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Brazil Moves Forward on Net Neutrality Laws, Drops Local Data Hosting Requirement

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Brazil has become closer to having net neutrality laws when the Brazil’s lower house of Congress voted in favor of a law for Internet rights that does not include a provision that would require Brazilians’ data be hosted within the country.

The proposed legislation would prevent Internet service providers from giving priority to some types of Web traffic. The legislation still requires approval from Brazil’s upper house and President Dilma Rousseff to be written into law. It’s possible this could happen before the NETmundial conference at the end of April.

According to a report from Bloomberg, phone carriers such as Oi SA and Telefonica Brasil SA resisted the move.

A requirement that companies host Brazilian user data from within the country’s borders was originally in the legislation. However, it was removed in the current legislation partly due to lobbying by Google and Facebook, which would have had to build data centers locally in order to continue to operate in the country.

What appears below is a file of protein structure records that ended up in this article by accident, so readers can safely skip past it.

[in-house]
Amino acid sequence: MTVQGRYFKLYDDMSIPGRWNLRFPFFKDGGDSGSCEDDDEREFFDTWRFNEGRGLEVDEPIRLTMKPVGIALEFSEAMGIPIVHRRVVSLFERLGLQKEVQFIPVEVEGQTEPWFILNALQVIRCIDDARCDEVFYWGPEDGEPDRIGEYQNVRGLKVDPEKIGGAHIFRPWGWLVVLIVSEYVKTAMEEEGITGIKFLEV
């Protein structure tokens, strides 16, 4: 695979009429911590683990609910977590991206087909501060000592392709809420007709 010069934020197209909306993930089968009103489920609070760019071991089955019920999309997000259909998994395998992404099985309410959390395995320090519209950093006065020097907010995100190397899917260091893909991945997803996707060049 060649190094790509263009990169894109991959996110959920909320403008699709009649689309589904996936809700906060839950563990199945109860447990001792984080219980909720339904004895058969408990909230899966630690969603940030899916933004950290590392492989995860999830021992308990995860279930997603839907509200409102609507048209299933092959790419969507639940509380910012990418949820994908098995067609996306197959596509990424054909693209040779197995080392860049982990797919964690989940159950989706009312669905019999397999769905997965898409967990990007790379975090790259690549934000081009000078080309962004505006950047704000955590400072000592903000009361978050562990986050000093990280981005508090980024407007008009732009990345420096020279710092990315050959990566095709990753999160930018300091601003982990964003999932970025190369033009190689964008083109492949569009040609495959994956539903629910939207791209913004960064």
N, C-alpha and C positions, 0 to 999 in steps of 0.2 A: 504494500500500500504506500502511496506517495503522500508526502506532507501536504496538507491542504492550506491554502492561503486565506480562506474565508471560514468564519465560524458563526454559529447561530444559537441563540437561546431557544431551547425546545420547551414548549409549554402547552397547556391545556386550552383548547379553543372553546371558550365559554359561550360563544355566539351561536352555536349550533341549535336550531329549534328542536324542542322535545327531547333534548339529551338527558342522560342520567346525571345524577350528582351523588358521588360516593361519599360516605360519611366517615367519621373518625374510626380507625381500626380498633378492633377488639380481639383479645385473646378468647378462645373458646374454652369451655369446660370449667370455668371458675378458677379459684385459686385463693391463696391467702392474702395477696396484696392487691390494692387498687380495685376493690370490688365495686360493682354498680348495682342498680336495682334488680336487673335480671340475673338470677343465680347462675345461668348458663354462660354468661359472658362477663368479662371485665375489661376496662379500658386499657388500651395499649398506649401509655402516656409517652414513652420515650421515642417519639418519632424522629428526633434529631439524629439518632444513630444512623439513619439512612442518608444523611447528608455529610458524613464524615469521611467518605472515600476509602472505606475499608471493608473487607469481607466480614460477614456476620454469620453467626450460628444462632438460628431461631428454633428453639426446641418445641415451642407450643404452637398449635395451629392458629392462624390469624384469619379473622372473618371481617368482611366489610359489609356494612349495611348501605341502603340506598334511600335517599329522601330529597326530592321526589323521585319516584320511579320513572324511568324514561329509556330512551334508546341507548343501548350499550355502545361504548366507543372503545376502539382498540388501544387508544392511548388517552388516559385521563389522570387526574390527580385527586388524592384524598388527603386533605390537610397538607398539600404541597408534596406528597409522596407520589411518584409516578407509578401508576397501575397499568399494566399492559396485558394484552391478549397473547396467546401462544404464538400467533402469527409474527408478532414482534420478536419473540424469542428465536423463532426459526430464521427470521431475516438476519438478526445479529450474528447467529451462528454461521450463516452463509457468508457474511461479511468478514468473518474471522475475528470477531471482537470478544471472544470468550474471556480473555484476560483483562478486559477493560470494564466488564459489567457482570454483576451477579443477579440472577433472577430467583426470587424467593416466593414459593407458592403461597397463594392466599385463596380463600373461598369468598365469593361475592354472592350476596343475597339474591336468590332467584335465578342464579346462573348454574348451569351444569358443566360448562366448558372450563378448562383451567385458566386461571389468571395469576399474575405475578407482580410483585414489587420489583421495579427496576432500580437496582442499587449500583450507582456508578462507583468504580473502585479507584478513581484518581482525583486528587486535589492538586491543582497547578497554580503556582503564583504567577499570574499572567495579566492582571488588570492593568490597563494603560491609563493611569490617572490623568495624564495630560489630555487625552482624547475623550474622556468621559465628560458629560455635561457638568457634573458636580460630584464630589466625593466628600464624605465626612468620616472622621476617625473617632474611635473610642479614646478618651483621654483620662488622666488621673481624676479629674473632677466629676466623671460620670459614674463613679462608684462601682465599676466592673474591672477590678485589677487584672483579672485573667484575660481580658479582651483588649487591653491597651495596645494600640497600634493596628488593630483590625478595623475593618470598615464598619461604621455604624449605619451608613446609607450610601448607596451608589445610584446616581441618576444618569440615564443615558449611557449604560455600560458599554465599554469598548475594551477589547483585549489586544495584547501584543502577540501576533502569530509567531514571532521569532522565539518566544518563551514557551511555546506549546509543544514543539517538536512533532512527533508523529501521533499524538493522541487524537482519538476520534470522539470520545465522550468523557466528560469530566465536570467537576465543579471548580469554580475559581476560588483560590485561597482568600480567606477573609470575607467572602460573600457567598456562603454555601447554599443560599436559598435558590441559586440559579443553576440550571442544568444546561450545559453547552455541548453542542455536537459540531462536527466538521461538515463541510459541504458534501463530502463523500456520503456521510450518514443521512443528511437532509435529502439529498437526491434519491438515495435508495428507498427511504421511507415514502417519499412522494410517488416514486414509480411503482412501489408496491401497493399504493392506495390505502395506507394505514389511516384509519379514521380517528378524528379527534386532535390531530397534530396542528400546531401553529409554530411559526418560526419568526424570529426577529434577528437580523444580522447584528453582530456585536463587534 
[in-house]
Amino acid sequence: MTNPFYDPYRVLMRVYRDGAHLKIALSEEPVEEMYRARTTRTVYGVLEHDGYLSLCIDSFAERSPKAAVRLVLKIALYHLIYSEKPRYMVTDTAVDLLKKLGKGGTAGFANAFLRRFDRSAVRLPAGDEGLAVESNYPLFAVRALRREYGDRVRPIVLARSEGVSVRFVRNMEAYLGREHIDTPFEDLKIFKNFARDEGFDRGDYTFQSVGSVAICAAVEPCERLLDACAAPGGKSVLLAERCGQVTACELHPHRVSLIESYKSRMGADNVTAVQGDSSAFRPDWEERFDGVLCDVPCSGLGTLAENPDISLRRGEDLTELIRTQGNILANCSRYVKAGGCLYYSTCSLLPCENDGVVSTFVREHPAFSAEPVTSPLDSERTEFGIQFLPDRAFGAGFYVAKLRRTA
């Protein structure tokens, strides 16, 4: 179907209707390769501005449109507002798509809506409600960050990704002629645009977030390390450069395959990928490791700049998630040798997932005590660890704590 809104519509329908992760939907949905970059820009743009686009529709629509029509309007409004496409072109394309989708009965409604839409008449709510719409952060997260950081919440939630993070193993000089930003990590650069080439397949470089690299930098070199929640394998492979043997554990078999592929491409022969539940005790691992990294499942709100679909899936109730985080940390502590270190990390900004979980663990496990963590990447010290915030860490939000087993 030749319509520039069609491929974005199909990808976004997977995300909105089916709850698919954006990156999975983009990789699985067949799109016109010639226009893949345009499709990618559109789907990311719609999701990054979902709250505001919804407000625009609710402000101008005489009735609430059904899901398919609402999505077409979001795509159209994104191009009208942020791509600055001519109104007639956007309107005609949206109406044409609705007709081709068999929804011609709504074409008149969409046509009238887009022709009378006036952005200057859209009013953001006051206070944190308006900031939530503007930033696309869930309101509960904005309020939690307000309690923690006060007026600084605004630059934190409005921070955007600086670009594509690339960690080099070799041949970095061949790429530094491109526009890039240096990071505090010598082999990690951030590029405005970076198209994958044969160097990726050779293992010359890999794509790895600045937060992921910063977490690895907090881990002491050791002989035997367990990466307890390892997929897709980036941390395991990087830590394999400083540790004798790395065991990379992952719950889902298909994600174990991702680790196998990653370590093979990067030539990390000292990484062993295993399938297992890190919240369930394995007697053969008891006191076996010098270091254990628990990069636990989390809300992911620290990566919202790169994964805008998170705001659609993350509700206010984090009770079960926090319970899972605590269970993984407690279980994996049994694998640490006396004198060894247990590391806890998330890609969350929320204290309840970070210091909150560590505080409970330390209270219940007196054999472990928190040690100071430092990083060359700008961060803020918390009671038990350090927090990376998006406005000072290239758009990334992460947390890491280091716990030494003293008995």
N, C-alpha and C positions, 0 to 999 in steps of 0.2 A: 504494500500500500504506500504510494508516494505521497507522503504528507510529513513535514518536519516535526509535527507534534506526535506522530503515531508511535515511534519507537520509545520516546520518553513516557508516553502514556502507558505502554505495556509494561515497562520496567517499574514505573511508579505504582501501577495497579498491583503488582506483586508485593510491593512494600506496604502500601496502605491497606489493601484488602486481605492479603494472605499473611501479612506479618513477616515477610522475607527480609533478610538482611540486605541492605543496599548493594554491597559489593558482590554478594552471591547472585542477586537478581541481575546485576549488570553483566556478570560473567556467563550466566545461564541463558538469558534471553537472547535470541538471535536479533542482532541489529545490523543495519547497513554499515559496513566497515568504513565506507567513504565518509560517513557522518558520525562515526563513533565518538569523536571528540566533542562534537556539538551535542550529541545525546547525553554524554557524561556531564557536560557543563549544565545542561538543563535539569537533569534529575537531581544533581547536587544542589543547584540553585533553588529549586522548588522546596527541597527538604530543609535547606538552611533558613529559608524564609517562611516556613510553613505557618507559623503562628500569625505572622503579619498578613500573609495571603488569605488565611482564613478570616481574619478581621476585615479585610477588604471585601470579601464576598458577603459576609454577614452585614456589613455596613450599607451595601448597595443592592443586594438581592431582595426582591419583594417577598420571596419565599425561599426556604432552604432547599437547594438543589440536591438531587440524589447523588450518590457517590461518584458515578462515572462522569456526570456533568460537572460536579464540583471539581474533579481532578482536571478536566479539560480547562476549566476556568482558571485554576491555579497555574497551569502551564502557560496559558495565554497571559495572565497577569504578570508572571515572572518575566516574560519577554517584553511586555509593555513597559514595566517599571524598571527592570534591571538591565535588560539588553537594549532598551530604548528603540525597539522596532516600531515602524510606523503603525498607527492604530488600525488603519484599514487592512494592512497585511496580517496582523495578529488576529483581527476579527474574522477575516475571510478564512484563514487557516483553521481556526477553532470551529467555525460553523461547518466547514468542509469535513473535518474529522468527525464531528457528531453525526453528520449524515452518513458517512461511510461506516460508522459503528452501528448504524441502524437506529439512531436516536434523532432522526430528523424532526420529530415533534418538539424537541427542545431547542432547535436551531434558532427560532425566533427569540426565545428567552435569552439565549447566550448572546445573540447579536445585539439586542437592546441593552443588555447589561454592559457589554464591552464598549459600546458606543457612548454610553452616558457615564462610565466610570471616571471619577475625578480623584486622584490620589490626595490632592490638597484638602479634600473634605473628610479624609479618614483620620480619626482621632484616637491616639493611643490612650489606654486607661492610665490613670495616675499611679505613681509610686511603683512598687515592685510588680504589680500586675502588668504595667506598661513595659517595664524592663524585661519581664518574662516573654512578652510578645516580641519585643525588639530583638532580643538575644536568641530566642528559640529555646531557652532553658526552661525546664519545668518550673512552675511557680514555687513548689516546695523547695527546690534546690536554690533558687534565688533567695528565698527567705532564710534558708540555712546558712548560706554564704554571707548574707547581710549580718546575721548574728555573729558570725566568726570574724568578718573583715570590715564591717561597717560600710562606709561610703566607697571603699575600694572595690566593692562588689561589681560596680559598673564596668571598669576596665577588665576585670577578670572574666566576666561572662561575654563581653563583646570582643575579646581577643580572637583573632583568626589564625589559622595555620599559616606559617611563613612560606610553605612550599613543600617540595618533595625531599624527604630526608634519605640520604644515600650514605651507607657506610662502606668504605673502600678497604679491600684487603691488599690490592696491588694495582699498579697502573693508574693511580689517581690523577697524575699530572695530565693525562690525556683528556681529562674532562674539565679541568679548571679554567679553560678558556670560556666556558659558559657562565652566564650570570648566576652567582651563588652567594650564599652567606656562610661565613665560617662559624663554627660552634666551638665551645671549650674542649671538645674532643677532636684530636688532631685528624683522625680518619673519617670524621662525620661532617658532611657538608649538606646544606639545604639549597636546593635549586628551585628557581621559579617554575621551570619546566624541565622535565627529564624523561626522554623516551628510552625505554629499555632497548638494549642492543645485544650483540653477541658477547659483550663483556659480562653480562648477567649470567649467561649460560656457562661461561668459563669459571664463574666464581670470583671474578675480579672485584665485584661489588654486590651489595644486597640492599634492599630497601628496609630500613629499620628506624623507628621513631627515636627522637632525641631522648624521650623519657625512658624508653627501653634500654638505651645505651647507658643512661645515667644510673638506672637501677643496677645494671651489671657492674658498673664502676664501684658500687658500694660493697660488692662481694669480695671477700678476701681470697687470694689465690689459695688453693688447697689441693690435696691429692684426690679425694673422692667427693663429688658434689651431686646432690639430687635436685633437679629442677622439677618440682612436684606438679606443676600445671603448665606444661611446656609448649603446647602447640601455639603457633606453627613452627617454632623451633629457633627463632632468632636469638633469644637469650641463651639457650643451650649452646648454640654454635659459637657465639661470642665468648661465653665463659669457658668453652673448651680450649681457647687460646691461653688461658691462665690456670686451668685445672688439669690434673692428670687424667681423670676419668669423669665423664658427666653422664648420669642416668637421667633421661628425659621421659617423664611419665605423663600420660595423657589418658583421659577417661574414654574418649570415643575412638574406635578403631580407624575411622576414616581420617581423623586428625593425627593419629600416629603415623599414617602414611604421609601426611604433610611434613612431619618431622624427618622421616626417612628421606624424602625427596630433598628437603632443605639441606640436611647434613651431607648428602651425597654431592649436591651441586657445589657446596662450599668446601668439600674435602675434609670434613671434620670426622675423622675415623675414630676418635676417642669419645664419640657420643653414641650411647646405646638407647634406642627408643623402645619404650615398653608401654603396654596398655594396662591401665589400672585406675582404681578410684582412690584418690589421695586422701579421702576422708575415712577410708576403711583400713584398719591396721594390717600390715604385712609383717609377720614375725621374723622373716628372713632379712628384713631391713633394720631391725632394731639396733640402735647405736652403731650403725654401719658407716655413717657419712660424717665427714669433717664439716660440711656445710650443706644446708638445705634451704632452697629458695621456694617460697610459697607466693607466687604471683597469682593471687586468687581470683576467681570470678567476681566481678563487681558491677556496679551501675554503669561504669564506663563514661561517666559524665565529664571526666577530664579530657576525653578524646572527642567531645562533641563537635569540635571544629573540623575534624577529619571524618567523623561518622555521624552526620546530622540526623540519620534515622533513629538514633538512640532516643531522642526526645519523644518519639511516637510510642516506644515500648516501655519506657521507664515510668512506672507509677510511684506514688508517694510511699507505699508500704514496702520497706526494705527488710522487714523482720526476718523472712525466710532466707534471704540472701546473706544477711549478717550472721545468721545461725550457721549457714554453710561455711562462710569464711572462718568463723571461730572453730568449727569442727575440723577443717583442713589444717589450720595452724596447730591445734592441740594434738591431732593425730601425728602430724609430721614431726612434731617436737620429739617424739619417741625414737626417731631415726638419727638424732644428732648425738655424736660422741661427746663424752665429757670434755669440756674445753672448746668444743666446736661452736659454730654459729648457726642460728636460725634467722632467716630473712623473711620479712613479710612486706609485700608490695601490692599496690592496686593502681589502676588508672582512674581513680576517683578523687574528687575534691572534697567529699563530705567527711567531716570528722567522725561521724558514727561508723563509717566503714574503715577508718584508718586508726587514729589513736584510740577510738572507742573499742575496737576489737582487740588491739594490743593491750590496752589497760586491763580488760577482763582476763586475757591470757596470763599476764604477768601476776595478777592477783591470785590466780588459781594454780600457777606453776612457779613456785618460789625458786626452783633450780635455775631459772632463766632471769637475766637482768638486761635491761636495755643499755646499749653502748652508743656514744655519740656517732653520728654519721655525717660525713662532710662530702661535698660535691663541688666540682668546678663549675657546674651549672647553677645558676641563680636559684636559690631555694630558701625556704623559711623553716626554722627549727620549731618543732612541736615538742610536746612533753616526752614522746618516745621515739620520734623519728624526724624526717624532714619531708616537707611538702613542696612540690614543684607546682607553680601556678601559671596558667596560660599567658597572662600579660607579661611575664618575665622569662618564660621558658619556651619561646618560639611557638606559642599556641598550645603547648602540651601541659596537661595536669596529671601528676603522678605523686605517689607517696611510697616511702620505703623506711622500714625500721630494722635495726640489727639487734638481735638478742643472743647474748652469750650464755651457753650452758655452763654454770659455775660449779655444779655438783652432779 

The issue of data sovereignty has garnered more attention as the extent to which the NSA has mass collected data has become revealed. And even though hosting data in a business’ country of origin may not be required by law, many companies feel more comfortable having their data within their borders.

The legislation will require companies operating in Brazil to obey its privacy laws but also make data available to requests from authorities.

Under the law, internet providers will have to retain data for one year, and other Internet services (presumably web hosts and cloud service providers) must retention data for six months.

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